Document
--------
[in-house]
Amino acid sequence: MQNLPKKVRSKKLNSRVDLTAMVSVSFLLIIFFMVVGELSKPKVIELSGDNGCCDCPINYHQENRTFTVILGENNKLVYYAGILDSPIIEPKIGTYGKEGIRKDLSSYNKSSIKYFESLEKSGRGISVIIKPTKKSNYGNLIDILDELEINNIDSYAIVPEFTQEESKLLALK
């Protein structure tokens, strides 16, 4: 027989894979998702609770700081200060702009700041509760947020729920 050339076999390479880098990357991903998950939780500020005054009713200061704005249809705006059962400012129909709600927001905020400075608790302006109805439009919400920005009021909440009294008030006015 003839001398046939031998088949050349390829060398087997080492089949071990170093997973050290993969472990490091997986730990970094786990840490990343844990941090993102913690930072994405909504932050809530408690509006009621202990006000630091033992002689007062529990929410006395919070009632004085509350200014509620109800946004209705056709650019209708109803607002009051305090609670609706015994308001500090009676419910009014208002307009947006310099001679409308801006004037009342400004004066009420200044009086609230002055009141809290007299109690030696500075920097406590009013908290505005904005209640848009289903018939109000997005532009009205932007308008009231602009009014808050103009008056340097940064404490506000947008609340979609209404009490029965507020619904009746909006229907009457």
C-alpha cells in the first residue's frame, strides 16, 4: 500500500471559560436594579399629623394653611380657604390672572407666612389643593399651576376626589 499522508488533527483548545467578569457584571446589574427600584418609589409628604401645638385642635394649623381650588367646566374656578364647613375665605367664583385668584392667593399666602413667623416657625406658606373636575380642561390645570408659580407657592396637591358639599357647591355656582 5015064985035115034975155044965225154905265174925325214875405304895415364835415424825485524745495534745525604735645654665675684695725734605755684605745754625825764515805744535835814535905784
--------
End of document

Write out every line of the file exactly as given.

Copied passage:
[in-house]
Amino acid sequence: MQNLPKKVRSKKLNSRVDLTAMVSVSFLLIIFFMVVGELSKPKVIELSGDNGCCDCPINYHQENRTFTVILGENNKLVYYAGILDSPIIEPKIGTYGKEGIRKDLSSYNKSSIKYFESLEKSGRGISVIIKPTKKSNYGNLIDILDELEINNIDSYAIVPEFTQEESKLLALK
């Protein structure tokens, strides 16, 4: 027989894979998702609770700081200060702009700041509760947020729920 050339076999390479880098990357991903998950939780500020005054009713200061704005249809705006059962400012129909709600927001905020400075608790302006109805439009919400920005009021909440009294008030006015 003839001398046939031998088949050349390829060398087997080492089949071990170093997973050290993969472990490091997986730990970094786990840490990343844990941090993102913690930072994405909504932050809530408690509006009621202990006000630091033992002689007062529990929410006395919070009632004085509350200014509620109800946004209705056709650019209708109803607002009051305090609670609706015994308001500090009676419910009014208002307009947006310099001679409308801006004037009342400004004066009420200044009086609230002055009141809290007299109690030696500075920097406590009013908290505005904005209640848009289903018939109000997005532009009205932007308008009231602009009014808050103009008056340097940064404490506000947008609340979609209404009490029965507020619904009746909006229907009457």
C-alpha cells in the first residue's frame, strides 16, 4: 500500500471559560436594579399629623394653611380657604390672572407666612389643593399651576376626589 499522508488533527483548545467578569457584571446589574427600584418609589409628604401645638385642635394649623381650588367646566374656578364647613375665605367664583385668584392667593399666602413667623416657625406658606373636575380642561390645570408659580407657592396637591358639599357647591355656582 5015064985035115034975155044965225154905265174925325214875405304895415364835415424825485524745495534745525604735645654665675684695725734605755684605745754625825764515805744535835814535905784